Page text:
Overview Research Research Software Dream Challenges


The strengths and weaknesses of different methods for gene network inference remain poorly understood. On the one hand, this can be explained by the difficulty of constructing adequate benchmarks, and on the other hand, by the lack of tools for a differentiated analysis of network predictions on such benchmarks. Below, we summarize our work to address these two issues:

Generating realistic in silico benchmarks

Evaluating the performance of methods for inference of gene regulatory networks is difficult, because network predictions can in general not be systematically tested in vivo with the current technology. Consequently, in silico benchmarks based on simulated networks and expression data are essential to assess the performance of inference methods (Figure 1).

We are developing tools for the generation of biologically plausible benchmarks, which enable realistic in silico performance assessment:

  • We generate realistic network structures for the benchmarks by extracting modules from known gene networks of model organisms, instead of using random graph models as commonly done. [2]

  • We endow these networks with dynamics using a kinetic model that is more detailed than those of other in silico benchmarks. It is based on a thermodynamical model of transcriptional regulation, and it includes both mRNA and protein dynamics. Furthermore, in addition to measurement noise, we also model internal noise in the dynamics of the gene networks. [1]

This framework allows inference methods to be tested in silico on networks with similar types of structural properties, regulatory dynamics, and noise as occur in biological gene networks.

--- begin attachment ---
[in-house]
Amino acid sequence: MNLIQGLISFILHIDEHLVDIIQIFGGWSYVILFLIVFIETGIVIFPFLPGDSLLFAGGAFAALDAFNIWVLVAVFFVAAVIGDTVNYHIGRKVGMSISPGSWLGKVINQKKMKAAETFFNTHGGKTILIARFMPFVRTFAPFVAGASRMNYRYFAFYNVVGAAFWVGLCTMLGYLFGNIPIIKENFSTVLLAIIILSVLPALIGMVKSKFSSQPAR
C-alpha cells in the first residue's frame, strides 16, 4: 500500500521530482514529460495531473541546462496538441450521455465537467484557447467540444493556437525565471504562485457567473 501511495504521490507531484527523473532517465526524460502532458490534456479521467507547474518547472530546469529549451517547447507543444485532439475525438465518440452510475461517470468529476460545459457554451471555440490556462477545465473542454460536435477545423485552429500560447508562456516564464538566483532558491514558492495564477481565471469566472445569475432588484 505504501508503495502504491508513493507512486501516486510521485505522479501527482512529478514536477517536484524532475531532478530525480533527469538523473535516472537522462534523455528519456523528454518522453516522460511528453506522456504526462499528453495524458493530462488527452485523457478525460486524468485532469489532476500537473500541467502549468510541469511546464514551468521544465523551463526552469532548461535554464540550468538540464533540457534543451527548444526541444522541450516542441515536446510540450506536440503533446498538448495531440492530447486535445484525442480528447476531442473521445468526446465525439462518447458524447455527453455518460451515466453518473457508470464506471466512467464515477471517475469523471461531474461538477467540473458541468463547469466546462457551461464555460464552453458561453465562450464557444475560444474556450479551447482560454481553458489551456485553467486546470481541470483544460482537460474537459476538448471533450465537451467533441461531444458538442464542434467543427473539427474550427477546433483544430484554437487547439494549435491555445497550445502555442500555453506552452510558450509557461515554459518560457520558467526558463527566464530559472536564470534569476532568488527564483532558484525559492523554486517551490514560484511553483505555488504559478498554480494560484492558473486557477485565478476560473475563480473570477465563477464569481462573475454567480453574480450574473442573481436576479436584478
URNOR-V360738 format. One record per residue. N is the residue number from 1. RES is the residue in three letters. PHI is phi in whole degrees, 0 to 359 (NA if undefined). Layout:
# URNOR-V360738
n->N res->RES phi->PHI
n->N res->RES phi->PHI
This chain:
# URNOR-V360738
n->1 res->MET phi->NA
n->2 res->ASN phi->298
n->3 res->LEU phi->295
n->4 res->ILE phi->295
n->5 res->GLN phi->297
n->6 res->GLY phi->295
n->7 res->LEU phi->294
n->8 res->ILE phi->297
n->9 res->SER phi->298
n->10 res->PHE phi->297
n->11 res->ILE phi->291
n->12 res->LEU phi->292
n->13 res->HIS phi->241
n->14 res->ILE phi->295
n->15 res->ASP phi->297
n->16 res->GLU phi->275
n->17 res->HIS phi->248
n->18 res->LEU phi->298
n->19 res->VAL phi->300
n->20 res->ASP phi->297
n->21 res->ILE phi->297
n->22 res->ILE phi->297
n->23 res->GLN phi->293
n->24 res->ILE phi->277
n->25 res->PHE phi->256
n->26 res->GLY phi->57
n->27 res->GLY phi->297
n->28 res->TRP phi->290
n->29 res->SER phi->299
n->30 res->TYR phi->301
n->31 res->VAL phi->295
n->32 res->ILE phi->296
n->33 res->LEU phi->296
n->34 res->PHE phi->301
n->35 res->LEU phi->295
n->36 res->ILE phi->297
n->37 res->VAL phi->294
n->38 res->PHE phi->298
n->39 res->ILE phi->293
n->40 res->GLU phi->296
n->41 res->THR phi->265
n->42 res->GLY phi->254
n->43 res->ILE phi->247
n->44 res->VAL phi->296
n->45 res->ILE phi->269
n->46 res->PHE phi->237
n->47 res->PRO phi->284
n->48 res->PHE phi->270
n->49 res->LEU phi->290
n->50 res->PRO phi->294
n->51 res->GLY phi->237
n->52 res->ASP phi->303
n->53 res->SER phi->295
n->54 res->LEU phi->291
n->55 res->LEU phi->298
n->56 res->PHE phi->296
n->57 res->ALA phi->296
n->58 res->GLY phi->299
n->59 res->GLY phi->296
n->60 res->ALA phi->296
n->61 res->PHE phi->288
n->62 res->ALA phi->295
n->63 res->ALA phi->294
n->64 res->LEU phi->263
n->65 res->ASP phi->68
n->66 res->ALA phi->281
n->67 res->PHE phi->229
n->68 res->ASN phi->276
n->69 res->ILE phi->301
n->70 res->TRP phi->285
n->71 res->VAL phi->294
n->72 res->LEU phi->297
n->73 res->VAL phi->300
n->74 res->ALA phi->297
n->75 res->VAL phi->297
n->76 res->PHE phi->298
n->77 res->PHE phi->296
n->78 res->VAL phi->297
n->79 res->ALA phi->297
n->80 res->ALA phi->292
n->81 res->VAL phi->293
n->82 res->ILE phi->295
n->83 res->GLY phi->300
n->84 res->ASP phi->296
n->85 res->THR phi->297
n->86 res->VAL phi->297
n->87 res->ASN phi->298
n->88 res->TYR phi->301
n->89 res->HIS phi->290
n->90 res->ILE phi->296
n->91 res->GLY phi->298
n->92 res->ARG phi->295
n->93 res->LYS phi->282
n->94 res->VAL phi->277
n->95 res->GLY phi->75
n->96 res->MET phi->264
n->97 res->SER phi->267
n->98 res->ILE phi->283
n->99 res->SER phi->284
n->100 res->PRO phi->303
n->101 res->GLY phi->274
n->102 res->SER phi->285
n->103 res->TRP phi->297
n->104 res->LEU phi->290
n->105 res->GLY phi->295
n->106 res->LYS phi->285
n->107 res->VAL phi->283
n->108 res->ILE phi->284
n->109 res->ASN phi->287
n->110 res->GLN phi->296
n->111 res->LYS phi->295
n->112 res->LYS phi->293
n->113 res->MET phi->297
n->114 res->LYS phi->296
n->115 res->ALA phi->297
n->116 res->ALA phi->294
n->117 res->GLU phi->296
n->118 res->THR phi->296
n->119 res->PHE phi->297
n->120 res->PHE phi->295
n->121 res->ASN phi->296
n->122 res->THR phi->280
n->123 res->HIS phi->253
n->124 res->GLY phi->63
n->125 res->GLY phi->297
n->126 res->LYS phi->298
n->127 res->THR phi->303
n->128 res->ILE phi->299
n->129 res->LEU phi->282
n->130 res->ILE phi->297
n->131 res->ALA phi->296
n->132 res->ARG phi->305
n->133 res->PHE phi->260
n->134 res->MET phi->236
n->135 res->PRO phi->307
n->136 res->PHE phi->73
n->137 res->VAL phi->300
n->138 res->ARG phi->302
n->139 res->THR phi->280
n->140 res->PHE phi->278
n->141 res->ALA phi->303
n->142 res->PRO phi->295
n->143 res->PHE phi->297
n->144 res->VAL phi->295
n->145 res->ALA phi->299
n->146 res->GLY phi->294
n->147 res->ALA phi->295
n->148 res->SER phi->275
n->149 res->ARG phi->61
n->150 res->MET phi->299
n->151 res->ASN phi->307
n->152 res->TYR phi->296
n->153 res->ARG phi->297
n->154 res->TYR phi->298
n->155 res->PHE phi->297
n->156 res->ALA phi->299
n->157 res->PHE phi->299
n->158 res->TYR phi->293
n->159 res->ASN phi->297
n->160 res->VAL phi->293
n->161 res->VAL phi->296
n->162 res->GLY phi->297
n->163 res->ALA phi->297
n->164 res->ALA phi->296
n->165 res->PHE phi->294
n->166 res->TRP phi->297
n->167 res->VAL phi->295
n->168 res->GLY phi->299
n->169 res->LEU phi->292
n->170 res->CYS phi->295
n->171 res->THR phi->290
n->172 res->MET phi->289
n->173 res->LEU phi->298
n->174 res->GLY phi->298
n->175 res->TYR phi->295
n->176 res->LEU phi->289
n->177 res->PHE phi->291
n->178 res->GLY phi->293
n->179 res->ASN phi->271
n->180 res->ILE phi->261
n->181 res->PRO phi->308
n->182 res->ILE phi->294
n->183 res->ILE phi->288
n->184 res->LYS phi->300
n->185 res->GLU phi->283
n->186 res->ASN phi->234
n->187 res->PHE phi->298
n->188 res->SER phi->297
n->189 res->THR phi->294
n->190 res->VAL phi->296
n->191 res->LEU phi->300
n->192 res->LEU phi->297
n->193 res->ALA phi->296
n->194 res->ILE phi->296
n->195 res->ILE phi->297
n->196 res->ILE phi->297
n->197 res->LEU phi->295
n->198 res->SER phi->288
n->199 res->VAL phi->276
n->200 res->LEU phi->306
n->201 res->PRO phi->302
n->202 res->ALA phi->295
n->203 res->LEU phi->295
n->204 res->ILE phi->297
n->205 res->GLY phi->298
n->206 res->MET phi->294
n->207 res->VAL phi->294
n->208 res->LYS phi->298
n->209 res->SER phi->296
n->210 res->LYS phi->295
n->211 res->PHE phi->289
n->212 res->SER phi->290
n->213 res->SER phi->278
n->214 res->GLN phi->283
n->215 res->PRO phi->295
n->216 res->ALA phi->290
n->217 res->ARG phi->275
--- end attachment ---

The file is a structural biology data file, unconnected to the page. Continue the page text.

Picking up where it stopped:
Reverse Engineering Benchmarks

Figure 1. (A) The "true" network structure of biological gene networks is in general unknown, which hinders systematic performance evaluation. (B) For in silico networks, the ground truth is known and predictions can be validated.

Revealing strengths and weaknesses of inference methods

We have developed a novel approach to analyze network predictions. In addition to assessing the overall accuracy, we evaluate the performance on different types of local connectivity patterns (motifs) of the networks. We have used this approach to assess the performance of 62 network-inference methods that have been applied independently by participating teams in two community-wide reverse engineering challenges (DREAM3 and DREAM4 in silico challenges).

Our results show that current inference methods are affected, to various degrees, by three types of systematic prediction errors: the fan-out error, the fan-in error, and the cascade error (Figure 2). In contrast to evaluation of overall accuracy, the network motif analysis reveals the strengths and weaknesses of inference methods, thereby suggesting possible directions for their improvement. [1]

Network motif analysis

Figure 2. (A) The true connectivity of the motifs. (B) As an example, we show how the motifs were predicted on average by one of the top-three methods of the DREAM3 in silico challenge. This reveals three types of systematic prediction errors (C). The darkness of the links indicates their median prediction confidence.

Web design: Daniel Marbach     Last update: Jul 1, 2014